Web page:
The Big Tech Titan recently revealed his goal of building a mind reading machine that will take augmented reality devices to a new level.
During a video recorded appearance at Harvard Law School, Facebook CEO Mark Zuckerberg explained the type of mind-reading technology he is looking forward to creating in the coming decades at Facebook. In short, Zuckerberg believes it is possible for Facebook to create a “machine learning system” to understand thought patterns and interface directly with a person’s mind to operate a computer or augmented reality product.
Explaining the possible augmented reality technology, Zuckerberg said that “We have showed this demo of basically, can someone type by thinking? And of course when you talk about brain computer interfaces, there’s two dimensions of that work. There’s external stuff, and then internal stuff that’s invasive.”
“A bunch of folks who are doing this research showed a bunch of people images, I think it was animals, while having kind of a net on their head,” Zuckerberg explained that this “trained a machine learning system basically on what the pattern of that imagery looked like when a person was looking at different animals, then told the person to think about different animals, and it can predict what the person was thinking about in broad strokes just based on neural activity.”
Harvard Professor Jonathon Zittrain replied immediately that the “Fifth Amendment implications are staggering,” which led Zuckerberg to immediately try to deflect to another topic.
“Presumably this would be something someone would choose to use as a product, there’s of course all the other implications, but yeah this is going to be an interesting thing down the line,” said Zuckerberg, “I really don’t know how we got to this.”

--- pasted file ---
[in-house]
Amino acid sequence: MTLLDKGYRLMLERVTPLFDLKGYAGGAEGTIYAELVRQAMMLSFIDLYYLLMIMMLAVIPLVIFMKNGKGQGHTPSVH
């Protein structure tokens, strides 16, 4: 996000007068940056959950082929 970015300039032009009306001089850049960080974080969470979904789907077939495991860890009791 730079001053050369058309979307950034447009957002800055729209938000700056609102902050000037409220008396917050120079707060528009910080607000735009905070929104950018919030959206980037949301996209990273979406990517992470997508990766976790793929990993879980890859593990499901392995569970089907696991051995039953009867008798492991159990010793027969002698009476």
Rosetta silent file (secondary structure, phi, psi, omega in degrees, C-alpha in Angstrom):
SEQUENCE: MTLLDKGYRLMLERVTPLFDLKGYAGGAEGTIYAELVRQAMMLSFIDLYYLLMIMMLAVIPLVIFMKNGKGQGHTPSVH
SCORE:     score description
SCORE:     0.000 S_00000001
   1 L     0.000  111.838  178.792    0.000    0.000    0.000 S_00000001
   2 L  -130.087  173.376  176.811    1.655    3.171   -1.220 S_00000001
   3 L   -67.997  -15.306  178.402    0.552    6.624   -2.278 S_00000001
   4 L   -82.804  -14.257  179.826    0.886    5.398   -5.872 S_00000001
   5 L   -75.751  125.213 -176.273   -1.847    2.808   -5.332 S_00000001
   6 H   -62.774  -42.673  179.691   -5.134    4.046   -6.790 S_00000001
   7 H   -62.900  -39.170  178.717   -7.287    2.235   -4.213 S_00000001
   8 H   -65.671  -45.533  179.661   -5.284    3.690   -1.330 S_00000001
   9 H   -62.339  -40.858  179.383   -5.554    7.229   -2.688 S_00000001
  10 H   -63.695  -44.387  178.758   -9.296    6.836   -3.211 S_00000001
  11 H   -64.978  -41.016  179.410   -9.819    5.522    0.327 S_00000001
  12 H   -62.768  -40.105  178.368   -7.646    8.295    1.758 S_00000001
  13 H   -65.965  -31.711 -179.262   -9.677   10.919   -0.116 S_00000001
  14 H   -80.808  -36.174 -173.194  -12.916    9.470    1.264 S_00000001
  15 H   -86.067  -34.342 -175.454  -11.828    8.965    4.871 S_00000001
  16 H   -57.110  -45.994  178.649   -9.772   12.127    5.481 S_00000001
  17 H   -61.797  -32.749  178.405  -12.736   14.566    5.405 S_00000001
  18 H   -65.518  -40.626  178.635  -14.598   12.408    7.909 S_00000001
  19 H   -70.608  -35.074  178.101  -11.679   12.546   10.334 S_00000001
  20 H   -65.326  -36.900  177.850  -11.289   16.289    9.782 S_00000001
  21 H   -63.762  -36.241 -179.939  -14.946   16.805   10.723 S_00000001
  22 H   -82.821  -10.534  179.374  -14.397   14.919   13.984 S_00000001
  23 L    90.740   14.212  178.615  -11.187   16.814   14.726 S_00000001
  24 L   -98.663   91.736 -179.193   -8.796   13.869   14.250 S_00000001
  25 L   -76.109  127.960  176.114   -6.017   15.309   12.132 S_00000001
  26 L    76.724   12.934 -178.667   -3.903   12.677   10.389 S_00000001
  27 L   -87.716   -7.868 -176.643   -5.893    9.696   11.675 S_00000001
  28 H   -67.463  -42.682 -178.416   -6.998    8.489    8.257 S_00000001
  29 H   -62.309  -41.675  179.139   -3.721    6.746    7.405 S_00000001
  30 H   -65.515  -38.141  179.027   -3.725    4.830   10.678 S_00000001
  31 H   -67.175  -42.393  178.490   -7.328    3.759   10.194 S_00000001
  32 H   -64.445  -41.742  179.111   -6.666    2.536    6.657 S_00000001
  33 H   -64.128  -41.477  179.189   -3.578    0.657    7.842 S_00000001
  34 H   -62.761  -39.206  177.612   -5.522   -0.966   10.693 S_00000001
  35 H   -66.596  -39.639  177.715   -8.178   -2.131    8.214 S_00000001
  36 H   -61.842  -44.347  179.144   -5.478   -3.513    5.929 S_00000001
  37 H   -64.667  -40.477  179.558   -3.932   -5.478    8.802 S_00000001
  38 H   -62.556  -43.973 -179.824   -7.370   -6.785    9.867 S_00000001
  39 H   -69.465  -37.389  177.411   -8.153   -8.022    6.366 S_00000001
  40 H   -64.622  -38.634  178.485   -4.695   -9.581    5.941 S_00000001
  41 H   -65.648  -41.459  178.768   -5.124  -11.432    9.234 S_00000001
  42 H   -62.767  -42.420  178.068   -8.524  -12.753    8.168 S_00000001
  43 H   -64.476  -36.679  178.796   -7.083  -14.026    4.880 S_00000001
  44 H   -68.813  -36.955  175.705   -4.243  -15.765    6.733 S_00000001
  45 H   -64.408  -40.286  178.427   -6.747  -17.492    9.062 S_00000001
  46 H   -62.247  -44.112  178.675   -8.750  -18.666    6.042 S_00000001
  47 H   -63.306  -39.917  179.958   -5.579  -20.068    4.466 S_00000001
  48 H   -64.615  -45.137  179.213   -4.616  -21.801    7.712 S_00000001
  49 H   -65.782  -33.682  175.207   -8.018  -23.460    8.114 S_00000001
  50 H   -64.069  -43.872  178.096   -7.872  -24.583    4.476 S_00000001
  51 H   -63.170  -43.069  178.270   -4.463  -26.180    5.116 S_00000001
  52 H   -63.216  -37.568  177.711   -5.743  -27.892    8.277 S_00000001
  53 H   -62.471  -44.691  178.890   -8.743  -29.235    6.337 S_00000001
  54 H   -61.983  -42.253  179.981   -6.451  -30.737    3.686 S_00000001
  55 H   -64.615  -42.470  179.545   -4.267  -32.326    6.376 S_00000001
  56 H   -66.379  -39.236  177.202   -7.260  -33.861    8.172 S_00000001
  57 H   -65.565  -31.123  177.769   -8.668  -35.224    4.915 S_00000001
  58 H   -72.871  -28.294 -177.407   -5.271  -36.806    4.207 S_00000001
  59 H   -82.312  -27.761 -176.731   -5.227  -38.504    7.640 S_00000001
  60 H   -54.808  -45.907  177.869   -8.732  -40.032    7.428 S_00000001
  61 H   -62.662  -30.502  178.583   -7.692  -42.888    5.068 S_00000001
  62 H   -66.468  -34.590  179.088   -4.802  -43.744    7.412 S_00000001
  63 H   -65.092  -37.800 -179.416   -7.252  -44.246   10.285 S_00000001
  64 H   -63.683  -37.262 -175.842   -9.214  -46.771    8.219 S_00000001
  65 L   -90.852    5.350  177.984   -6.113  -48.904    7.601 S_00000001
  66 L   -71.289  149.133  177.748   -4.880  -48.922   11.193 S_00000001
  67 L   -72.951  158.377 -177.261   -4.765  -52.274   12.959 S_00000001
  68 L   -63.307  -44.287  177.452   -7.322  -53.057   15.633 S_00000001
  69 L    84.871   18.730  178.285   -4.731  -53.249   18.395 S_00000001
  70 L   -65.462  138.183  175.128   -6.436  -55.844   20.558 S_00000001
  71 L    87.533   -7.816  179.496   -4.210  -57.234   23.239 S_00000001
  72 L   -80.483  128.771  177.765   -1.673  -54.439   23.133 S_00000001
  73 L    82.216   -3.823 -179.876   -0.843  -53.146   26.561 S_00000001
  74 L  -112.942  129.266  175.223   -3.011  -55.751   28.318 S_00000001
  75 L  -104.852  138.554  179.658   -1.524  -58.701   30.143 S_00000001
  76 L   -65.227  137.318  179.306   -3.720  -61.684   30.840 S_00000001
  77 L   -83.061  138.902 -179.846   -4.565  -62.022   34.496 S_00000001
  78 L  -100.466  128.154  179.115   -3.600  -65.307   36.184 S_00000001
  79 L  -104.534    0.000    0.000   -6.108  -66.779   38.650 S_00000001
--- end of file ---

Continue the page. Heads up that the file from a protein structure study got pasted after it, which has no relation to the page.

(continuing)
This idea was previewed by Wired two years ago in an article suggesting Facebook is in a race to be the first to create technology that can interface with the human brain.
Dugan once oversaw Darpa, the visionary research arm of the US Department of Defense. Now, after a stint at Google, she oversees a blue-sky lab at Facebook called Building 8. Her keynote speech last week at the company’s annual developer conference marked her public debut as a Facebooker. At Google, she worked on modular smartphones and ways of converting our immediate surroundings into 3D virtual worlds. At Facebook, she and her team are building, among other things, a computer interface for the human brain.
It was a powerful speech, especially when she showed a short video of a woman with Lou Gehrig’s disease, or ALS, who can already control a computer tablet keyboard with her thoughts. Later, Dugan extolled the importance of Facebook’s “terrifying” effort to build something that has never been built before. “Why do we sign up to be terrified each day?” she said. “That is the price we pay for the privilege of making something great.”
Time will tell whether Zuckerberg’s idea is technologically feasible, or whether having a computer read your thoughts is something the average consumer will want to adopt, but Zuckerberg declared this to be one of the areas of technological advancement he is most excited about.
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